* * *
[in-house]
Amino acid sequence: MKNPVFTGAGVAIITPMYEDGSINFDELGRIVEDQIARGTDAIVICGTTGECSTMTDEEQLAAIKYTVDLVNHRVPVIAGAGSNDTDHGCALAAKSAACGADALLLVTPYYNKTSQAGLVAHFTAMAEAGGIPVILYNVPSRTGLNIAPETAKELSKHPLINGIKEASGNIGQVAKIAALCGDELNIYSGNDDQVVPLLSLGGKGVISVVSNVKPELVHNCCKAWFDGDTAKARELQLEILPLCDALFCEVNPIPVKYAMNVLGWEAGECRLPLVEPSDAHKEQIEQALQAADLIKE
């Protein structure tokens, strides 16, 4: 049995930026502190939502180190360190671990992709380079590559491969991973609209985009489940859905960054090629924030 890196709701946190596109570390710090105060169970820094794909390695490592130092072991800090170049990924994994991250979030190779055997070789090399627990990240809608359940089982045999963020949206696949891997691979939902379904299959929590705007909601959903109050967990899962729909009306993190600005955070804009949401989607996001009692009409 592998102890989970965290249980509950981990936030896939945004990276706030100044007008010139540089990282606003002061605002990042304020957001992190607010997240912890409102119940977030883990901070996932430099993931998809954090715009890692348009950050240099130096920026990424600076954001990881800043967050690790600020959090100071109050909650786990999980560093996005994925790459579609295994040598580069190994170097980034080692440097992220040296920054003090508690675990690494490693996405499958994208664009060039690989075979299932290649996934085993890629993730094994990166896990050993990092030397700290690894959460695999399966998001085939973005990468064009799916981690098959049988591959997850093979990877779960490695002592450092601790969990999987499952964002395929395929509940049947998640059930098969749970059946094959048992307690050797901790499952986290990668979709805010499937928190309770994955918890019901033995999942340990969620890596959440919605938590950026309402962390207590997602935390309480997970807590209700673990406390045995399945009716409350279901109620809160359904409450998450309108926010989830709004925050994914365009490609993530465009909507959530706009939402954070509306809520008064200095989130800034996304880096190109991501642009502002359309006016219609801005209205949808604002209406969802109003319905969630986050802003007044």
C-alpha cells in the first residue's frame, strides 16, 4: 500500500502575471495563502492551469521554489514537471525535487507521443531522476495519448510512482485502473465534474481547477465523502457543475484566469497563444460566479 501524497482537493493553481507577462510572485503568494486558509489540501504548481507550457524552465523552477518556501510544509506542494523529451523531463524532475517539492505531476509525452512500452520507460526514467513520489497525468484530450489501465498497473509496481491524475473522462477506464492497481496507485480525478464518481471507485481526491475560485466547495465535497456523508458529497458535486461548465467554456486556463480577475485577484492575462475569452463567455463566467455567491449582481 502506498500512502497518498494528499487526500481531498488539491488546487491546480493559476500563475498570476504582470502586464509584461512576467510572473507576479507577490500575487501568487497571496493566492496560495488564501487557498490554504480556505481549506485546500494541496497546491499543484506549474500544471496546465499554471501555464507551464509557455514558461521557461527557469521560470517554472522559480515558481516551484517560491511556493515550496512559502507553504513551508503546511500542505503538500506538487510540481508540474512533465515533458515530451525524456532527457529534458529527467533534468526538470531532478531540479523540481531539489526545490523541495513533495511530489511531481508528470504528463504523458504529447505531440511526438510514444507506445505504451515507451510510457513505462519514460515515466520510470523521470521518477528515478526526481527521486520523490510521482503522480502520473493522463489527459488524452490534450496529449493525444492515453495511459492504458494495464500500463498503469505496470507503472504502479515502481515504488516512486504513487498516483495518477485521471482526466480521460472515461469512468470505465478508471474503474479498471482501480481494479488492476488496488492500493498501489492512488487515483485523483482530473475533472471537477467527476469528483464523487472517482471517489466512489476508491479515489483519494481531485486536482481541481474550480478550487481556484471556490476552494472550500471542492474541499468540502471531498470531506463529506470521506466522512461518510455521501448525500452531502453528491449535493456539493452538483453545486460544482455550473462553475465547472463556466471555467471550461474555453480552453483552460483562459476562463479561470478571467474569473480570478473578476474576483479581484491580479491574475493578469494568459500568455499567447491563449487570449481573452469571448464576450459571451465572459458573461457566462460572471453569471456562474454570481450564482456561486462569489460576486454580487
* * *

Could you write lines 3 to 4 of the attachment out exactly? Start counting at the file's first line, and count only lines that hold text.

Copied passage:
């Protein structure tokens, strides 16, 4: 049995930026502190939502180190360190671990992709380079590559491969991973609209985009489940859905960054090629924030 890196709701946190596109570390710090105060169970820094794909390695490592130092072991800090170049990924994994991250979030190779055997070789090399627990990240809608359940089982045999963020949206696949891997691979939902379904299959929590705007909601959903109050967990899962729909009306993190600005955070804009949401989607996001009692009409 592998102890989970965290249980509950981990936030896939945004990276706030100044007008010139540089990282606003002061605002990042304020957001992190607010997240912890409102119940977030883990901070996932430099993931998809954090715009890692348009950050240099130096920026990424600076954001990881800043967050690790600020959090100071109050909650786990999980560093996005994925790459579609295994040598580069190994170097980034080692440097992220040296920054003090508690675990690494490693996405499958994208664009060039690989075979299932290649996934085993890629993730094994990166896990050993990092030397700290690894959460695999399966998001085939973005990468064009799916981690098959049988591959997850093979990877779960490695002592450092601790969990999987499952964002395929395929509940049947998640059930098969749970059946094959048992307690050797901790499952986290990668979709805010499937928190309770994955918890019901033995999942340990969620890596959440919605938590950026309402962390207590997602935390309480997970807590209700673990406390045995399945009716409350279901109620809160359904409450998450309108926010989830709004925050994914365009490609993530465009909507959530706009939402954070509306809520008064200095989130800034996304880096190109991501642009502002359309006016219609801005209205949808604002209406969802109003319905969630986050802003007044």
C-alpha cells in the first residue's frame, strides 16, 4: 500500500502575471495563502492551469521554489514537471525535487507521443531522476495519448510512482485502473465534474481547477465523502457543475484566469497563444460566479 501524497482537493493553481507577462510572485503568494486558509489540501504548481507550457524552465523552477518556501510544509506542494523529451523531463524532475517539492505531476509525452512500452520507460526514467513520489497525468484530450489501465498497473509496481491524475473522462477506464492497481496507485480525478464518481471507485481526491475560485466547495465535497456523508458529497458535486461548465467554456486556463480577475485577484492575462475569452463567455463566467455567491449582481 502506498500512502497518498494528499487526500481531498488539491488546487491546480493559476500563475498570476504582470502586464509584461512576467510572473507576479507577490500575487501568487497571496493566492496560495488564501487557498490554504480556505481549506485546500494541496497546491499543484506549474500544471496546465499554471501555464507551464509557455514558461521557461527557469521560470517554472522559480515558481516551484517560491511556493515550496512559502507553504513551508503546511500542505503538500506538487510540481508540474512533465515533458515530451525524456532527457529534458529527467533534468526538470531532478531540479523540481531539489526545490523541495513533495511530489511531481508528470504528463504523458504529447505531440511526438510514444507506445505504451515507451510510457513505462519514460515515466520510470523521470521518477528515478526526481527521486520523490510521482503522480502520473493522463489527459488524452490534450496529449493525444492515453495511459492504458494495464500500463498503469505496470507503472504502479515502481515504488516512486504513487498516483495518477485521471482526466480521460472515461469512468470505465478508471474503474479498471482501480481494479488492476488496488492500493498501489492512488487515483485523483482530473475533472471537477467527476469528483464523487472517482471517489466512489476508491479515489483519494481531485486536482481541481474550480478550487481556484471556490476552494472550500471542492474541499468540502471531498470531506463529506470521506466522512461518510455521501448525500452531502453528491449535493456539493452538483453545486460544482455550473462553475465547472463556466471555467471550461474555453480552453483552460483562459476562463479561470478571467474569473480570478473578476474576483479581484491580479491574475493578469494568459500568455499567447491563449487570449481573452469571448464576450459571451465572459458573461457566462460572471453569471456562474454570481450564482456561486462569489460576486454580487